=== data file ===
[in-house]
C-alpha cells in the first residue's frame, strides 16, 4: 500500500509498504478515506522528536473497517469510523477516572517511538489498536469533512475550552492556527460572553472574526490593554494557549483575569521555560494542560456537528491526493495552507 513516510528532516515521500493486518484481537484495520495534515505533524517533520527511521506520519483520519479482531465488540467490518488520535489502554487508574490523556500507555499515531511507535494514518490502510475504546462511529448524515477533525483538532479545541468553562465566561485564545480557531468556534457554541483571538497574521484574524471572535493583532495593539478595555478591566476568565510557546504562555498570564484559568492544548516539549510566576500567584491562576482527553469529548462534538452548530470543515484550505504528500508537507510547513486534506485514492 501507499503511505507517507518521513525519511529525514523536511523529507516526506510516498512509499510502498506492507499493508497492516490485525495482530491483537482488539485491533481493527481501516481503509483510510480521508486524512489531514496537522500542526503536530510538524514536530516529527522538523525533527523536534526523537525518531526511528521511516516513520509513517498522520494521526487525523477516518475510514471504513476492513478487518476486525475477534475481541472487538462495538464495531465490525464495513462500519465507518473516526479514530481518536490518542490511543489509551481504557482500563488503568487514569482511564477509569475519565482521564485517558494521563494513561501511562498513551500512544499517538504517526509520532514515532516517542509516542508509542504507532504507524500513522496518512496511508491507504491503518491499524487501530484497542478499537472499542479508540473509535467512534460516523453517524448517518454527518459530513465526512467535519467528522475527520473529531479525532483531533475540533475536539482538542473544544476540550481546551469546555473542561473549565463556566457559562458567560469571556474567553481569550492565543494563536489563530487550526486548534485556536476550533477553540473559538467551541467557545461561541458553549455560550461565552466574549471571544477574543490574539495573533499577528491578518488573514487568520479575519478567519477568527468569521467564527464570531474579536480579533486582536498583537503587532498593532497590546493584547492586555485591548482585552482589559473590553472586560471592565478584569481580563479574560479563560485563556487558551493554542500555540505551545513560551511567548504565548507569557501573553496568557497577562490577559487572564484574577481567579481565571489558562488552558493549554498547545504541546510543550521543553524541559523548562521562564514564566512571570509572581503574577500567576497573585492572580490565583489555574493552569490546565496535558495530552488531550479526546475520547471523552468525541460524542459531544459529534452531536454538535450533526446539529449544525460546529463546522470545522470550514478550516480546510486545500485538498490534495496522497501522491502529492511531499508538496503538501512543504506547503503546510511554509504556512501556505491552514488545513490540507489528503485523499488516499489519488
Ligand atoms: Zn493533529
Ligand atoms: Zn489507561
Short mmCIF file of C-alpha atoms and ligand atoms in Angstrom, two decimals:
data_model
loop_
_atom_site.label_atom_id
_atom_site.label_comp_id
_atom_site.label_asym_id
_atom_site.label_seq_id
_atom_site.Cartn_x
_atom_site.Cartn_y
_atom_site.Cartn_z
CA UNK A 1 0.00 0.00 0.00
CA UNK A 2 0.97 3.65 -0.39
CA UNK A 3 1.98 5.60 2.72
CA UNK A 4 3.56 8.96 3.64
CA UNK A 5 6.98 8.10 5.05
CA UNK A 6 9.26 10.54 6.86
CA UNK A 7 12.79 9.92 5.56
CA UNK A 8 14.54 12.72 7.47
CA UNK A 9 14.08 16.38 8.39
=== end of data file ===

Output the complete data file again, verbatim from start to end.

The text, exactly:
[in-house]
C-alpha cells in the first residue's frame, strides 16, 4: 500500500509498504478515506522528536473497517469510523477516572517511538489498536469533512475550552492556527460572553472574526490593554494557549483575569521555560494542560456537528491526493495552507 513516510528532516515521500493486518484481537484495520495534515505533524517533520527511521506520519483520519479482531465488540467490518488520535489502554487508574490523556500507555499515531511507535494514518490502510475504546462511529448524515477533525483538532479545541468553562465566561485564545480557531468556534457554541483571538497574521484574524471572535493583532495593539478595555478591566476568565510557546504562555498570564484559568492544548516539549510566576500567584491562576482527553469529548462534538452548530470543515484550505504528500508537507510547513486534506485514492 501507499503511505507517507518521513525519511529525514523536511523529507516526506510516498512509499510502498506492507499493508497492516490485525495482530491483537482488539485491533481493527481501516481503509483510510480521508486524512489531514496537522500542526503536530510538524514536530516529527522538523525533527523536534526523537525518531526511528521511516516513520509513517498522520494521526487525523477516518475510514471504513476492513478487518476486525475477534475481541472487538462495538464495531465490525464495513462500519465507518473516526479514530481518536490518542490511543489509551481504557482500563488503568487514569482511564477509569475519565482521564485517558494521563494513561501511562498513551500512544499517538504517526509520532514515532516517542509516542508509542504507532504507524500513522496518512496511508491507504491503518491499524487501530484497542478499537472499542479508540473509535467512534460516523453517524448517518454527518459530513465526512467535519467528522475527520473529531479525532483531533475540533475536539482538542473544544476540550481546551469546555473542561473549565463556566457559562458567560469571556474567553481569550492565543494563536489563530487550526486548534485556536476550533477553540473559538467551541467557545461561541458553549455560550461565552466574549471571544477574543490574539495573533499577528491578518488573514487568520479575519478567519477568527468569521467564527464570531474579536480579533486582536498583537503587532498593532497590546493584547492586555485591548482585552482589559473590553472586560471592565478584569481580563479574560479563560485563556487558551493554542500555540505551545513560551511567548504565548507569557501573553496568557497577562490577559487572564484574577481567579481565571489558562488552558493549554498547545504541546510543550521543553524541559523548562521562564514564566512571570509572581503574577500567576497573585492572580490565583489555574493552569490546565496535558495530552488531550479526546475520547471523552468525541460524542459531544459529534452531536454538535450533526446539529449544525460546529463546522470545522470550514478550516480546510486545500485538498490534495496522497501522491502529492511531499508538496503538501512543504506547503503546510511554509504556512501556505491552514488545513490540507489528503485523499488516499489519488
Ligand atoms: Zn493533529
Ligand atoms: Zn489507561
Short mmCIF file of C-alpha atoms and ligand atoms in Angstrom, two decimals:
data_model
loop_
_atom_site.label_atom_id
_atom_site.label_comp_id
_atom_site.label_asym_id
_atom_site.label_seq_id
_atom_site.Cartn_x
_atom_site.Cartn_y
_atom_site.Cartn_z
CA UNK A 1 0.00 0.00 0.00
CA UNK A 2 0.97 3.65 -0.39
CA UNK A 3 1.98 5.60 2.72
CA UNK A 4 3.56 8.96 3.64
CA UNK A 5 6.98 8.10 5.05
CA UNK A 6 9.26 10.54 6.86
CA UNK A 7 12.79 9.92 5.56
CA UNK A 8 14.54 12.72 7.47
CA UNK A 9 14.08 16.38 8.39